Lion’s Mane Jelly (2011) Lion’s Manes are the largest known species of jelly.The record holder’s bell measured 2.29 m in diameter and sported 37 m long tentacles (longer than a blue whale).The size of these jellies varies greatly.They grow significantly larger in cold northern and Arctic waters and are smaller in warmer waters.They live for about a year, mostly in the open ocean. A sting from their tentacles is not lifethreatening, though it will hurt and can kill smaller animals.

August Sunday

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International Whale Shark Day

Robi Smith - Blue Lantern Studio www.blue-lantern.ca


Herring (2010)

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Here on the coast, herring are an important traditional food for First Nations people.They also feed to a huge web of life, from sea lions, seals and sea birds to hermit crabs and other fish that feed on the roe. In BC, you can see the Pacific herring spawn in late March, which attracts tens of thousands of birds, seals and sea lions. It also brings bird-watchers to Parksville, BC, who celebrate the arrival of Brant geese on their annual migration from Baja, Mexico, to their Arctic nesting grounds.

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Sea Otter AwarenessWeek

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BC/World Rivers Day

Robi Smith - Blue Lantern Studio www.blue-lantern.ca

More about herring... · Herring research is a flagship project of the Raincoast Conservation Foundation: www.raincoast.org · PacificWild.org has great information and videos about herring in the Great Bear Rainforest. Click on Great Bear LIVE. · The Tla’amin First Nation and Simon Fraser University are collaborating on herring-related research: www.sliammonfirstnation.com/archaeology/herring.html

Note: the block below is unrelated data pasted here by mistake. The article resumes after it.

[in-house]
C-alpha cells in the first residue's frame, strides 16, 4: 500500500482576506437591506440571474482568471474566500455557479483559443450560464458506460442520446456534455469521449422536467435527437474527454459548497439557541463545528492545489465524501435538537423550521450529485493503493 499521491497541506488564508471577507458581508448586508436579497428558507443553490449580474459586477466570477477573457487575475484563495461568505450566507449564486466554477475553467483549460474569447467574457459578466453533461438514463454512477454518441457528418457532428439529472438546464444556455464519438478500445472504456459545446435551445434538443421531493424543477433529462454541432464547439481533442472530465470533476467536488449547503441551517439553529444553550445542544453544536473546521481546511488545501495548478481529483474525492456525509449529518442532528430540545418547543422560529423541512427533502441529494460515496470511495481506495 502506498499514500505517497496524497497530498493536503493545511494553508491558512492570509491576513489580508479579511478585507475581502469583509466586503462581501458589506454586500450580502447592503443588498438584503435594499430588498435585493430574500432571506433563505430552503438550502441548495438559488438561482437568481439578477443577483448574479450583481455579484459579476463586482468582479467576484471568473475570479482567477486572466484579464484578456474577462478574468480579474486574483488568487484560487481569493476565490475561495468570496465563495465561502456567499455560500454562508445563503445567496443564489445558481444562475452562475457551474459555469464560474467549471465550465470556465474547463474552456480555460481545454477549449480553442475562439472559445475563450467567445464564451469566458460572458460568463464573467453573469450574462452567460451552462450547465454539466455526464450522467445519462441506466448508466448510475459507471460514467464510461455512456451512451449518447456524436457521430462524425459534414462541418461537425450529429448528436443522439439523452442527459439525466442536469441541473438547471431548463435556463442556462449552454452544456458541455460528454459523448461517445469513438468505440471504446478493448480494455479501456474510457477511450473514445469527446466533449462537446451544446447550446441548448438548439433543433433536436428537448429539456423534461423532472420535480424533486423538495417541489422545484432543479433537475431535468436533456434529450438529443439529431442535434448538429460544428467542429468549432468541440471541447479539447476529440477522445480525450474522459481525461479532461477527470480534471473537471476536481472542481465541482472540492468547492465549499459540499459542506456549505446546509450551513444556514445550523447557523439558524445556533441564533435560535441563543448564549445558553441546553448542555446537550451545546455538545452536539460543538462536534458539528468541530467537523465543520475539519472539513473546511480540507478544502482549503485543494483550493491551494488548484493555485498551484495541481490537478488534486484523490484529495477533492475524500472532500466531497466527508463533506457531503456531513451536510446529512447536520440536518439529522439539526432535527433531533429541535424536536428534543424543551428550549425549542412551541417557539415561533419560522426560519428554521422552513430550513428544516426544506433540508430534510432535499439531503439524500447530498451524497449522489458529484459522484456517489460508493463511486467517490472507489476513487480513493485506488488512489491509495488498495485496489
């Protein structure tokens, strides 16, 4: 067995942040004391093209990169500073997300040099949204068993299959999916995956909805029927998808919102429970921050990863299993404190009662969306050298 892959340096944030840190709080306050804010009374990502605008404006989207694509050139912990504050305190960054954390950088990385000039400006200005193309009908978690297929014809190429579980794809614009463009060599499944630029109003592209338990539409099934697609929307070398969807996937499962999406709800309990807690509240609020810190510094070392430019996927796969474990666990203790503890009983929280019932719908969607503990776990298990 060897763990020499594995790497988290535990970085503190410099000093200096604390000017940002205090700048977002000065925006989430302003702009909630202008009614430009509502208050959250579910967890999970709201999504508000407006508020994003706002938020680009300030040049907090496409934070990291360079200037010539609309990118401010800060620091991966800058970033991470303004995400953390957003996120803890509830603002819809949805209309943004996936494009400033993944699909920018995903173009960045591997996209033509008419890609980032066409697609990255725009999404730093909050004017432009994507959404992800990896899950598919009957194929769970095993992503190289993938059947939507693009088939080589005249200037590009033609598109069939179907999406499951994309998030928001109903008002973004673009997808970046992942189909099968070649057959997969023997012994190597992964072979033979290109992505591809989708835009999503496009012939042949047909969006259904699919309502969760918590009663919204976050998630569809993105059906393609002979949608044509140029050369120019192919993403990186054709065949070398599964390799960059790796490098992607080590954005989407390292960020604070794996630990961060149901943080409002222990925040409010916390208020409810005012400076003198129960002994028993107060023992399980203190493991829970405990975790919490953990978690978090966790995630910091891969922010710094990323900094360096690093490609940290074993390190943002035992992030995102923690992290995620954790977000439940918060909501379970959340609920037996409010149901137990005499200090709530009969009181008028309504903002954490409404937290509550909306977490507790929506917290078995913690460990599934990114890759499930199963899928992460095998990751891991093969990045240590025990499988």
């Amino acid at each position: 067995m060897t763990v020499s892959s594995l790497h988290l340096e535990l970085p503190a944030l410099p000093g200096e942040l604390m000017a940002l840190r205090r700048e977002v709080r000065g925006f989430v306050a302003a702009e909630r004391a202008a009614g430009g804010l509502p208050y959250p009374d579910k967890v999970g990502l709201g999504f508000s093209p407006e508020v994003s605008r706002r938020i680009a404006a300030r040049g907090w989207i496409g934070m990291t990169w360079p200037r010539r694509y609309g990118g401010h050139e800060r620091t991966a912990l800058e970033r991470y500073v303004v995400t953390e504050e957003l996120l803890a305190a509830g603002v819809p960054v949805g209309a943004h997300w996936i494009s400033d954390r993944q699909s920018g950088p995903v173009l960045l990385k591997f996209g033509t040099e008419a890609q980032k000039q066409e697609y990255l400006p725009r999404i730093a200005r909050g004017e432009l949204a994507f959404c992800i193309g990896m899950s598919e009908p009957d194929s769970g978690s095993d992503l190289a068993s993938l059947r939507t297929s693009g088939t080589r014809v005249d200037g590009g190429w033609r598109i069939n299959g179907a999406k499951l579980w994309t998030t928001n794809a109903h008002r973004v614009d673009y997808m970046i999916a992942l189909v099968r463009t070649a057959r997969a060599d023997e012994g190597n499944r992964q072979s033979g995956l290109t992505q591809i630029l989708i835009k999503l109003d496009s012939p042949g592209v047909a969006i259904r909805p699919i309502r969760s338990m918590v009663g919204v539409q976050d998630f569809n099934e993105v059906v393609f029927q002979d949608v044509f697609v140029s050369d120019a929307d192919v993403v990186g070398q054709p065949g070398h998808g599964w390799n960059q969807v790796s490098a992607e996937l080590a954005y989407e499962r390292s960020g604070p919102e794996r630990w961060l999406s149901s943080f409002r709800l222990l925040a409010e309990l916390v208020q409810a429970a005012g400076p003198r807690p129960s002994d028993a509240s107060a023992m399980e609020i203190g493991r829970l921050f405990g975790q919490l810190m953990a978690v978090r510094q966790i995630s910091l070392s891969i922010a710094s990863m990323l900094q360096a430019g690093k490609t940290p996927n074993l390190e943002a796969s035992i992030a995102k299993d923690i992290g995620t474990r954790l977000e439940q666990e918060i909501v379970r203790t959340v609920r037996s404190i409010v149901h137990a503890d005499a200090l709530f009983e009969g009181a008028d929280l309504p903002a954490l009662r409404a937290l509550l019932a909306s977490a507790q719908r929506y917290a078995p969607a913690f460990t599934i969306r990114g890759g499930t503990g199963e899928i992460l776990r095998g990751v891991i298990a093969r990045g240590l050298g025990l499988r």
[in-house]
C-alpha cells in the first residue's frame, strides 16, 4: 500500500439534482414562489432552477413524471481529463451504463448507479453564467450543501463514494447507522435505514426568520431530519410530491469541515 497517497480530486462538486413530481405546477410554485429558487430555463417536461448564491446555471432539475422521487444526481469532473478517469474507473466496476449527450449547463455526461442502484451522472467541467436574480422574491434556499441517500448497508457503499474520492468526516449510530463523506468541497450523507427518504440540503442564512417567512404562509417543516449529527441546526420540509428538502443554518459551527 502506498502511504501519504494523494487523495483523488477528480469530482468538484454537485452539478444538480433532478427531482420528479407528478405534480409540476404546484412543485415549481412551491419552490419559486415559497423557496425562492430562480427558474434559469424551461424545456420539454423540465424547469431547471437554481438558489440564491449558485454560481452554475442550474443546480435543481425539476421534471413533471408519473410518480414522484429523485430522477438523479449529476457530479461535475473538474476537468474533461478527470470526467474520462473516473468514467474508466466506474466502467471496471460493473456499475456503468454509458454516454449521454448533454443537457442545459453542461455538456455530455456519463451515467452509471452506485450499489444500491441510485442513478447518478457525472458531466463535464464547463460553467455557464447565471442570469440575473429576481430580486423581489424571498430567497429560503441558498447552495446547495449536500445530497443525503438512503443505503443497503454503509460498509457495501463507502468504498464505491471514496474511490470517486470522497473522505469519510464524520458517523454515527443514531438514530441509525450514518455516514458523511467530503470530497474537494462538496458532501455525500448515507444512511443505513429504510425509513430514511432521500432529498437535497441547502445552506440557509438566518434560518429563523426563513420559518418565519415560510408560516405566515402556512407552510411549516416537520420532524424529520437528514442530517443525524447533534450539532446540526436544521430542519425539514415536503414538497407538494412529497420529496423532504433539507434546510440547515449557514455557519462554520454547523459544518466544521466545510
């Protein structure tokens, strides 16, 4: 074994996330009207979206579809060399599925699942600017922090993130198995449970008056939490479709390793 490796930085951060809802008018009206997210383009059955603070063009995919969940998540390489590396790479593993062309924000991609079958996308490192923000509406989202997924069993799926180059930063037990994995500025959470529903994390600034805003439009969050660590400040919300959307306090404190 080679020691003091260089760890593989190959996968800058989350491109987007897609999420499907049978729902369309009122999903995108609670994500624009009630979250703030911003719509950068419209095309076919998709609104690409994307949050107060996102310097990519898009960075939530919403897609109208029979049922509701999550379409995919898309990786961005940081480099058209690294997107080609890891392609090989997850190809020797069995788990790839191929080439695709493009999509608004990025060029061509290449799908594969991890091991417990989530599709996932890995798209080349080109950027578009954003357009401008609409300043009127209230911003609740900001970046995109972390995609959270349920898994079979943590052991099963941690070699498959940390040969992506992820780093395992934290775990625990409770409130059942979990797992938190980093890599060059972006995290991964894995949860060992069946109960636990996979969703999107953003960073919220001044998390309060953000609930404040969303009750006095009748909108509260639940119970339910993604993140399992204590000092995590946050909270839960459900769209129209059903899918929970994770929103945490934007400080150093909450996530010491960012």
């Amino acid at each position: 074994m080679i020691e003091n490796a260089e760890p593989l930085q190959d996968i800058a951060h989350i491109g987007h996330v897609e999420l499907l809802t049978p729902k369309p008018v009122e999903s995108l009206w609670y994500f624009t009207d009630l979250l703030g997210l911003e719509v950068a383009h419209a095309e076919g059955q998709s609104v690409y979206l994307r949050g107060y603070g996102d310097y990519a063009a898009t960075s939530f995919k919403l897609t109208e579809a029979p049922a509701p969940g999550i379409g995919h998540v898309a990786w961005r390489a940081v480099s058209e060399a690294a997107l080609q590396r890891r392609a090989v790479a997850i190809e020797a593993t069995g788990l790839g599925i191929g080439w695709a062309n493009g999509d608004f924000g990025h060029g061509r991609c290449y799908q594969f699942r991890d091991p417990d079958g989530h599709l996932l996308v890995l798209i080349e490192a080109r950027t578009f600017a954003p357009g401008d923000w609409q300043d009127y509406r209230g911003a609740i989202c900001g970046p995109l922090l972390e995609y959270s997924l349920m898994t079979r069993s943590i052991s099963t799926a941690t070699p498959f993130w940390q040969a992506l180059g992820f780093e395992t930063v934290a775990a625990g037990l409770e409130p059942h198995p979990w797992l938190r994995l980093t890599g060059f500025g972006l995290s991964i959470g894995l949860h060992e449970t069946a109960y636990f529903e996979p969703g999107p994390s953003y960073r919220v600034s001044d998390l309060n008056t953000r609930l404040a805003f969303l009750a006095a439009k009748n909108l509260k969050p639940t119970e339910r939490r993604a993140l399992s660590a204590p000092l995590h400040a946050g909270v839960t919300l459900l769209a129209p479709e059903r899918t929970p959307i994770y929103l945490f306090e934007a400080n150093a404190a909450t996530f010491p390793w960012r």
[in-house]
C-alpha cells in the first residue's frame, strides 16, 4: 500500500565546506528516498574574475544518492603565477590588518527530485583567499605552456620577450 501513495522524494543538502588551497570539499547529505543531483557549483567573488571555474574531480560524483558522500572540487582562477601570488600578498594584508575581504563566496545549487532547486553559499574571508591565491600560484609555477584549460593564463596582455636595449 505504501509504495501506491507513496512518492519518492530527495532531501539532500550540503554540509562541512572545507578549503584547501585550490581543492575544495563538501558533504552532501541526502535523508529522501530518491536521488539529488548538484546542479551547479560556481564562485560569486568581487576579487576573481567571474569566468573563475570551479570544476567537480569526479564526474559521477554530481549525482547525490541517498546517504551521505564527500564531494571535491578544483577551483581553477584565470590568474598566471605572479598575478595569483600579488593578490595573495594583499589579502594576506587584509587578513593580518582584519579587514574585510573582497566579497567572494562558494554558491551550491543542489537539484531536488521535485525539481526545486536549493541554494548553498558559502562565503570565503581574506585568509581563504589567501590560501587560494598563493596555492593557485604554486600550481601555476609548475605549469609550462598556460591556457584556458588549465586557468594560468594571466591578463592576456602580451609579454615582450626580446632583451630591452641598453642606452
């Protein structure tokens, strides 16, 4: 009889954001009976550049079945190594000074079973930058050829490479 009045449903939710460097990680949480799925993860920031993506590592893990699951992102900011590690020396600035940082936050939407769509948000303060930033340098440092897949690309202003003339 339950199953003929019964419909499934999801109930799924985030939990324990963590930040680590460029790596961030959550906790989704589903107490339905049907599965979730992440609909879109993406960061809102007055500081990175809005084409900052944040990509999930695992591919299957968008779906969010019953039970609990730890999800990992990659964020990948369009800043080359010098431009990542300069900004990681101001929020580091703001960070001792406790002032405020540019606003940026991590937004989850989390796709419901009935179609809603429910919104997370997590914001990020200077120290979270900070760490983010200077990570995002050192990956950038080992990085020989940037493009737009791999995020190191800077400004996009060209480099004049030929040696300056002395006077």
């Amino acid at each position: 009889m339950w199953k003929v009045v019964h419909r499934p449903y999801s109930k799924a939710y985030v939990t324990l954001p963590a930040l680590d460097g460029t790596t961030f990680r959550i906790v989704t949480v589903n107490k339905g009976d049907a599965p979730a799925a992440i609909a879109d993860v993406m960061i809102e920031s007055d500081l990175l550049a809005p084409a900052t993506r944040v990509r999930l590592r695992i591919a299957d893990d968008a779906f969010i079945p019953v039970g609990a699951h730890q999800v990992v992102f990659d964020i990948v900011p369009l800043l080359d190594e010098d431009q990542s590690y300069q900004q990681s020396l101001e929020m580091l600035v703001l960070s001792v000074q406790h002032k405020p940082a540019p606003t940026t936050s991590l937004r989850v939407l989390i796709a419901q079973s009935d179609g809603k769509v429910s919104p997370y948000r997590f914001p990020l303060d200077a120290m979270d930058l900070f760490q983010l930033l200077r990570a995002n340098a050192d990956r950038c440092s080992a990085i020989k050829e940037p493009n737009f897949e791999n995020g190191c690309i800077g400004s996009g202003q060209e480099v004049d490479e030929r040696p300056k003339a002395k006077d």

Opah (2008) The opah is a solitary fish who swims in deep, open water in oceans around the world, including off the west coast ofVancouver Island. Opahs grow to be very large—up to two meters long and 270 kilograms heavy, and are often caught as by-catch in longline tuna fisheries.They mostly eat squid, as well as crustaceans and small fishes.They are also known as moon-fish, mariposa and Jerusalem haddock.

October Sunday

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World Animal Day

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Robi Smith - Blue Lantern Studio www.blue-lantern.ca


Burrard Inlet Sockeye (2011)

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Wild salmon feed more than just people; they are part of an intricate web of life. Born and raised in coastal streams and rivers, they head out to sea for their adult lives where they are prey to larger fish, marine mammals and humans.They then return to the streams to spawn and die, where they are a key food for bears, as well as eagles and other wildlife. Bears bring the food and nutrients from salmon into the forest for plants, animals and insects.

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Robi Smith - Blue Lantern Studio www.blue-lantern.ca


Jellies and Fish (2012)

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Jellies are a natural and ancient part of ocean ecosystems, and compete for the same food as many fish and shell fish.When competitor fish and shellfish disappear from over fishing, jellies can take over. Scientists and others have speculated that huge blooms of jellies may also be linked to increased nitrification of the ocean from agricultural run-off or acidification from increased carbon deposited into the ocean from burning fossil fuels.These links are tenuous, needing more research.

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Watching jellies Have you ever been mesmerized watching jellies float and pulse in an aquarium? Check out National Geographic’s extraordinary jellyfish videos onYou Tube.To find them, go to the National Geographic channel (www.youtube.com/user/NationalGeographic) and type “jellyfish” into the search bar.

Robi Smith - Blue Lantern Studio www.blue-lantern.ca

2013 Oceans Calendar  

This stunning, 13-month wall calendar features Robi Smith's paintings of the North Pacific Ocean. Each month, learn about different fish and...